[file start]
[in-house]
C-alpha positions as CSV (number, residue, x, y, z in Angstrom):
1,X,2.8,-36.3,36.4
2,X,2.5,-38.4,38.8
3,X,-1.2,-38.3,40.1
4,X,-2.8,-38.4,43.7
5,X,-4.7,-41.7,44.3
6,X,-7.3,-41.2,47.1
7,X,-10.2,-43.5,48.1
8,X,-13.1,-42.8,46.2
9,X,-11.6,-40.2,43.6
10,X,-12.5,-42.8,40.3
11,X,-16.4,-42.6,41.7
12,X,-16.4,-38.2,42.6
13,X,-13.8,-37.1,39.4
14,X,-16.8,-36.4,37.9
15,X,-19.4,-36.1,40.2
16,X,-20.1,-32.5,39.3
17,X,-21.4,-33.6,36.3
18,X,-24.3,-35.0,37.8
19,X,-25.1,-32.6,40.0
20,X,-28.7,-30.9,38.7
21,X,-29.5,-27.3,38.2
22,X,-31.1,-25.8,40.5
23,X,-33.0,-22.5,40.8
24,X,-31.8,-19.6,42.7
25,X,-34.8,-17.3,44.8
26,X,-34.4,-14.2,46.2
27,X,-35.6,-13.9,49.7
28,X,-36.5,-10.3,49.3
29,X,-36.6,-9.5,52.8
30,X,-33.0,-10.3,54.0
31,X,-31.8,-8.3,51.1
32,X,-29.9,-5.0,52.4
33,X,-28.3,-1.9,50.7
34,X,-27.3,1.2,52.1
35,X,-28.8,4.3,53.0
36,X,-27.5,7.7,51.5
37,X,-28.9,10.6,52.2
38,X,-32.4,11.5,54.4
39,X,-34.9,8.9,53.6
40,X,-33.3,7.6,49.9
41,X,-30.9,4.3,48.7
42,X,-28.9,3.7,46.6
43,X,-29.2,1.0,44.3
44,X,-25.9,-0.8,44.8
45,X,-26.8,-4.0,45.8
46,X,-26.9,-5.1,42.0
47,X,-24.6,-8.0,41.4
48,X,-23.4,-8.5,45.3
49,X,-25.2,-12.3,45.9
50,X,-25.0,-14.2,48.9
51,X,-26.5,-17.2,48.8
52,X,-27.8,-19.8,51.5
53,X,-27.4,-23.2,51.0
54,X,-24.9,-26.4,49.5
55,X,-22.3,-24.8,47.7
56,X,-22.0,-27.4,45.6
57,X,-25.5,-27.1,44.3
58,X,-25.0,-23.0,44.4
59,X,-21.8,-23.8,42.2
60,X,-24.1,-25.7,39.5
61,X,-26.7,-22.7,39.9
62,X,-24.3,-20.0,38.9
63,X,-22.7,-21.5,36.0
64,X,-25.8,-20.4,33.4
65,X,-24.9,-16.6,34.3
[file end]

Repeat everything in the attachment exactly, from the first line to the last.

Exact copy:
[in-house]
C-alpha positions as CSV (number, residue, x, y, z in Angstrom):
1,X,2.8,-36.3,36.4
2,X,2.5,-38.4,38.8
3,X,-1.2,-38.3,40.1
4,X,-2.8,-38.4,43.7
5,X,-4.7,-41.7,44.3
6,X,-7.3,-41.2,47.1
7,X,-10.2,-43.5,48.1
8,X,-13.1,-42.8,46.2
9,X,-11.6,-40.2,43.6
10,X,-12.5,-42.8,40.3
11,X,-16.4,-42.6,41.7
12,X,-16.4,-38.2,42.6
13,X,-13.8,-37.1,39.4
14,X,-16.8,-36.4,37.9
15,X,-19.4,-36.1,40.2
16,X,-20.1,-32.5,39.3
17,X,-21.4,-33.6,36.3
18,X,-24.3,-35.0,37.8
19,X,-25.1,-32.6,40.0
20,X,-28.7,-30.9,38.7
21,X,-29.5,-27.3,38.2
22,X,-31.1,-25.8,40.5
23,X,-33.0,-22.5,40.8
24,X,-31.8,-19.6,42.7
25,X,-34.8,-17.3,44.8
26,X,-34.4,-14.2,46.2
27,X,-35.6,-13.9,49.7
28,X,-36.5,-10.3,49.3
29,X,-36.6,-9.5,52.8
30,X,-33.0,-10.3,54.0
31,X,-31.8,-8.3,51.1
32,X,-29.9,-5.0,52.4
33,X,-28.3,-1.9,50.7
34,X,-27.3,1.2,52.1
35,X,-28.8,4.3,53.0
36,X,-27.5,7.7,51.5
37,X,-28.9,10.6,52.2
38,X,-32.4,11.5,54.4
39,X,-34.9,8.9,53.6
40,X,-33.3,7.6,49.9
41,X,-30.9,4.3,48.7
42,X,-28.9,3.7,46.6
43,X,-29.2,1.0,44.3
44,X,-25.9,-0.8,44.8
45,X,-26.8,-4.0,45.8
46,X,-26.9,-5.1,42.0
47,X,-24.6,-8.0,41.4
48,X,-23.4,-8.5,45.3
49,X,-25.2,-12.3,45.9
50,X,-25.0,-14.2,48.9
51,X,-26.5,-17.2,48.8
52,X,-27.8,-19.8,51.5
53,X,-27.4,-23.2,51.0
54,X,-24.9,-26.4,49.5
55,X,-22.3,-24.8,47.7
56,X,-22.0,-27.4,45.6
57,X,-25.5,-27.1,44.3
58,X,-25.0,-23.0,44.4
59,X,-21.8,-23.8,42.2
60,X,-24.1,-25.7,39.5
61,X,-26.7,-22.7,39.9
62,X,-24.3,-20.0,38.9
63,X,-22.7,-21.5,36.0
64,X,-25.8,-20.4,33.4
65,X,-24.9,-16.6,34.3